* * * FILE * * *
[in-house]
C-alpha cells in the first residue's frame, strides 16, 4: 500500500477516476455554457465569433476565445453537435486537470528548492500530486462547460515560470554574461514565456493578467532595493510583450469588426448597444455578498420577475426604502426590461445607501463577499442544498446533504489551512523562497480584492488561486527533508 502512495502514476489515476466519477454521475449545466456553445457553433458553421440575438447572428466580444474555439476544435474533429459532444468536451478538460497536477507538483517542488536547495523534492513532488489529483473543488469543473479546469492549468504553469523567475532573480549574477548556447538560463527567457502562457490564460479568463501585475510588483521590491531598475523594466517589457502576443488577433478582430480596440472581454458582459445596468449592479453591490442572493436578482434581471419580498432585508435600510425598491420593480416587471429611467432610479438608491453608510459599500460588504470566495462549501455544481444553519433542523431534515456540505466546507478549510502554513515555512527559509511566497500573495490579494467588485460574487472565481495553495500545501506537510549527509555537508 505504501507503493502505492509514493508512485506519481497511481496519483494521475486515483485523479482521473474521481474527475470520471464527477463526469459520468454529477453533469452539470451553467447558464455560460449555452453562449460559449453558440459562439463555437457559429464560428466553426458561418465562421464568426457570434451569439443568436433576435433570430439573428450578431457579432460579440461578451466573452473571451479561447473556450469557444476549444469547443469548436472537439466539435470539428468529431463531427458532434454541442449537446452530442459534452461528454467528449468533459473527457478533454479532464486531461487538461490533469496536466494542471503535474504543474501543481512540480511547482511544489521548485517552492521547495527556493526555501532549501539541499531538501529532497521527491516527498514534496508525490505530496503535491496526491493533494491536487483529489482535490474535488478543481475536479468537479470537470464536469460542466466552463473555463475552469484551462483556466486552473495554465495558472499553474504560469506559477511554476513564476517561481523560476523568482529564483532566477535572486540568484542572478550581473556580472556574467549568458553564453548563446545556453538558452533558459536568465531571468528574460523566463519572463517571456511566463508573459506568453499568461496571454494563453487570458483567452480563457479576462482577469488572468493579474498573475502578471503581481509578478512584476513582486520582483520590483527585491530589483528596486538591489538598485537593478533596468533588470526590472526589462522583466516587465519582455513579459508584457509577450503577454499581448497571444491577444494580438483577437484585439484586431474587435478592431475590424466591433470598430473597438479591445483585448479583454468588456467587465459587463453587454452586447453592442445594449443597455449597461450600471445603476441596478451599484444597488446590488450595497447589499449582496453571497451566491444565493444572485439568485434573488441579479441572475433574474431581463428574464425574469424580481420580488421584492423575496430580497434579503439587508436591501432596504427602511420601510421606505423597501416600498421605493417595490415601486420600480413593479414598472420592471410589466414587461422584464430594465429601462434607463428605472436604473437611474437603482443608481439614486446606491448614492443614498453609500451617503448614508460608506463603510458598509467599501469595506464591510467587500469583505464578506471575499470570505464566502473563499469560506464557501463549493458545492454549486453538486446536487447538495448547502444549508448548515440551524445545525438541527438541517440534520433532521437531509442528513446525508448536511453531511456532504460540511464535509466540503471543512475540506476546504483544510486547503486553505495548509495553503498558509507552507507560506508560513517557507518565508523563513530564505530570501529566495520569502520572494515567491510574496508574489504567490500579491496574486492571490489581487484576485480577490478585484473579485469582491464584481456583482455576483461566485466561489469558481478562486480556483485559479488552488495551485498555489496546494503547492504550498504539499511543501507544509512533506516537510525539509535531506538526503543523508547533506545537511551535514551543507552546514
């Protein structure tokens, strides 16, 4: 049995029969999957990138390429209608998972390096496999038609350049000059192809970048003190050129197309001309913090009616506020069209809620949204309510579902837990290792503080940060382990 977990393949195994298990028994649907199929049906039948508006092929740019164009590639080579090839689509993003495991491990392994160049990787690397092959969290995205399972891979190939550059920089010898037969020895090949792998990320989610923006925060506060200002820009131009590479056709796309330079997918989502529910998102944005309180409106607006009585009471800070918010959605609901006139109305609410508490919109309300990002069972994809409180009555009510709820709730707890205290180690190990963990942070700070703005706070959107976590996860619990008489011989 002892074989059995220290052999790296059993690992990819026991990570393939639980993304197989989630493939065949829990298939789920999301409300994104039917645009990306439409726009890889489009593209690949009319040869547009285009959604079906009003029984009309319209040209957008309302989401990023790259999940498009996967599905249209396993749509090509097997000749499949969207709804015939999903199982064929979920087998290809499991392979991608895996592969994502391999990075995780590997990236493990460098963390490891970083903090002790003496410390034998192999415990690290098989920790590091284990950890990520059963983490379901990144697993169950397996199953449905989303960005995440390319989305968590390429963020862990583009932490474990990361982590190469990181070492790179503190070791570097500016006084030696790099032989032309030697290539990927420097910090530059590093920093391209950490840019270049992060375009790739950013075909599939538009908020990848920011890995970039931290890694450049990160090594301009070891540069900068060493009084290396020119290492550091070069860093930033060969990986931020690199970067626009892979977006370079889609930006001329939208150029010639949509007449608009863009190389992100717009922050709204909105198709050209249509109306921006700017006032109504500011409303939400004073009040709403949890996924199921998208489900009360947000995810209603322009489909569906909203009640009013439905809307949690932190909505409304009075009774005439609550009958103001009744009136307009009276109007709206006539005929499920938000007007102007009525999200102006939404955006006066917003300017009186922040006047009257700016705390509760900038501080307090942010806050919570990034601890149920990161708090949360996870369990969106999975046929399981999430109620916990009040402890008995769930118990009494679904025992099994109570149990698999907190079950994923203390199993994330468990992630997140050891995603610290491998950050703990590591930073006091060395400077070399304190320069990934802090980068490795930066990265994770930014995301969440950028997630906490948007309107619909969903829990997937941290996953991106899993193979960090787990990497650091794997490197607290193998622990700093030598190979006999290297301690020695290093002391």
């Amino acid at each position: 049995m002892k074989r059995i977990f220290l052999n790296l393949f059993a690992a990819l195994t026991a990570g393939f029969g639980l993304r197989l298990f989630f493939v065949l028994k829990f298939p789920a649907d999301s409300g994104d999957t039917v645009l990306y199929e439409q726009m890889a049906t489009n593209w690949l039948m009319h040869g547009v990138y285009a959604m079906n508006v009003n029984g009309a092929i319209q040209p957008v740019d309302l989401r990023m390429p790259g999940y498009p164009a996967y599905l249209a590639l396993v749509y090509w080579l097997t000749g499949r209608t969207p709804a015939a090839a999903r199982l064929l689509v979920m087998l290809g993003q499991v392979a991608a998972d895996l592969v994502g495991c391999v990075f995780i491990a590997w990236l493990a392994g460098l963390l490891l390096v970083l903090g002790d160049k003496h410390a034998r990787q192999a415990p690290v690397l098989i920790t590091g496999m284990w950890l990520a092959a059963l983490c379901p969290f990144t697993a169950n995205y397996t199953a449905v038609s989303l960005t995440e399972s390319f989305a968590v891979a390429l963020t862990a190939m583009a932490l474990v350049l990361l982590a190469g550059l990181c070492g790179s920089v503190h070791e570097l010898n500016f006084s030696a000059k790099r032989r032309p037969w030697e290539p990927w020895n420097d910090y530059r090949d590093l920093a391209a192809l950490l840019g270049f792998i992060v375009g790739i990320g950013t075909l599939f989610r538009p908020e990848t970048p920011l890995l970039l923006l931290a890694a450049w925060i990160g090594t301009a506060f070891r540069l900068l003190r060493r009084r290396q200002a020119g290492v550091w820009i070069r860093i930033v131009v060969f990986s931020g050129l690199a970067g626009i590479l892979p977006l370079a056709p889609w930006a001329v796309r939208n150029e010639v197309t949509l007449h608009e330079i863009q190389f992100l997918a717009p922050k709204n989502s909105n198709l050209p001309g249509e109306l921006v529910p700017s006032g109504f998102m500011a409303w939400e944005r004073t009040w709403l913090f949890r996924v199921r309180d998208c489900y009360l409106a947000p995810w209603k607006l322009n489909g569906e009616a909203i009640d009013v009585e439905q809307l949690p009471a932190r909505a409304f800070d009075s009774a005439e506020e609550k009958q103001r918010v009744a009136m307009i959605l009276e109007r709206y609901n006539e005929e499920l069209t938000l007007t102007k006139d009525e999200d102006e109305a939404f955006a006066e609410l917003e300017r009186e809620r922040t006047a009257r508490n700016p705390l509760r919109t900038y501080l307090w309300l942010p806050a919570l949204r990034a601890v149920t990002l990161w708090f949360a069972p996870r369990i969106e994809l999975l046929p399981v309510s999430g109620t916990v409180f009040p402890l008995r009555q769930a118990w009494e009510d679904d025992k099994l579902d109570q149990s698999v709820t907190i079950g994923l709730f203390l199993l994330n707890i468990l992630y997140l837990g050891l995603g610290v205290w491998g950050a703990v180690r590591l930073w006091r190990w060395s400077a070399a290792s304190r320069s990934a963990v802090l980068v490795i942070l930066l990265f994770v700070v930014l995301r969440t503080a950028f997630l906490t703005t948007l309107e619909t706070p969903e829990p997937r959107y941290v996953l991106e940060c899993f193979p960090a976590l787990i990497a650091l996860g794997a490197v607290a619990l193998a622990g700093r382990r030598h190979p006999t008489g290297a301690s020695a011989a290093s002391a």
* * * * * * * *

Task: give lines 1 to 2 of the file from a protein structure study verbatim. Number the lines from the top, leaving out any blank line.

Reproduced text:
[in-house]
C-alpha cells in the first residue's frame, strides 16, 4: 500500500477516476455554457465569433476565445453537435486537470528548492500530486462547460515560470554574461514565456493578467532595493510583450469588426448597444455578498420577475426604502426590461445607501463577499442544498446533504489551512523562497480584492488561486527533508 502512495502514476489515476466519477454521475449545466456553445457553433458553421440575438447572428466580444474555439476544435474533429459532444468536451478538460497536477507538483517542488536547495523534492513532488489529483473543488469543473479546469492549468504553469523567475532573480549574477548556447538560463527567457502562457490564460479568463501585475510588483521590491531598475523594466517589457502576443488577433478582430480596440472581454458582459445596468449592479453591490442572493436578482434581471419580498432585508435600510425598491420593480416587471429611467432610479438608491453608510459599500460588504470566495462549501455544481444553519433542523431534515456540505466546507478549510502554513515555512527559509511566497500573495490579494467588485460574487472565481495553495500545501506537510549527509555537508 505504501507503493502505492509514493508512485506519481497511481496519483494521475486515483485523479482521473474521481474527475470520471464527477463526469459520468454529477453533469452539470451553467447558464455560460449555452453562449460559449453558440459562439463555437457559429464560428466553426458561418465562421464568426457570434451569439443568436433576435433570430439573428450578431457579432460579440461578451466573452473571451479561447473556450469557444476549444469547443469548436472537439466539435470539428468529431463531427458532434454541442449537446452530442459534452461528454467528449468533459473527457478533454479532464486531461487538461490533469496536466494542471503535474504543474501543481512540480511547482511544489521548485517552492521547495527556493526555501532549501539541499531538501529532497521527491516527498514534496508525490505530496503535491496526491493533494491536487483529489482535490474535488478543481475536479468537479470537470464536469460542466466552463473555463475552469484551462483556466486552473495554465495558472499553474504560469506559477511554476513564476517561481523560476523568482529564483532566477535572486540568484542572478550581473556580472556574467549568458553564453548563446545556453538558452533558459536568465531571468528574460523566463519572463517571456511566463508573459506568453499568461496571454494563453487570458483567452480563457479576462482577469488572468493579474498573475502578471503581481509578478512584476513582486520582483520590483527585491530589483528596486538591489538598485537593478533596468533588470526590472526589462522583466516587465519582455513579459508584457509577450503577454499581448497571444491577444494580438483577437484585439484586431474587435478592431475590424466591433470598430473597438479591445483585448479583454468588456467587465459587463453587454452586447453592442445594449443597455449597461450600471445603476441596478451599484444597488446590488450595497447589499449582496453571497451566491444565493444572485439568485434573488441579479441572475433574474431581463428574464425574469424580481420580488421584492423575496430580497434579503439587508436591501432596504427602511420601510421606505423597501416600498421605493417595490415601486420600480413593479414598472420592471410589466414587461422584464430594465429601462434607463428605472436604473437611474437603482443608481439614486446606491448614492443614498453609500451617503448614508460608506463603510458598509467599501469595506464591510467587500469583505464578506471575499470570505464566502473563499469560506464557501463549493458545492454549486453538486446536487447538495448547502444549508448548515440551524445545525438541527438541517440534520433532521437531509442528513446525508448536511453531511456532504460540511464535509466540503471543512475540506476546504483544510486547503486553505495548509495553503498558509507552507507560506508560513517557507518565508523563513530564505530570501529566495520569502520572494515567491510574496508574489504567490500579491496574486492571490489581487484576485480577490478585484473579485469582491464584481456583482455576483461566485466561489469558481478562486480556483485559479488552488495551485498555489496546494503547492504550498504539499511543501507544509512533506516537510525539509535531506538526503543523508547533506545537511551535514551543507552546514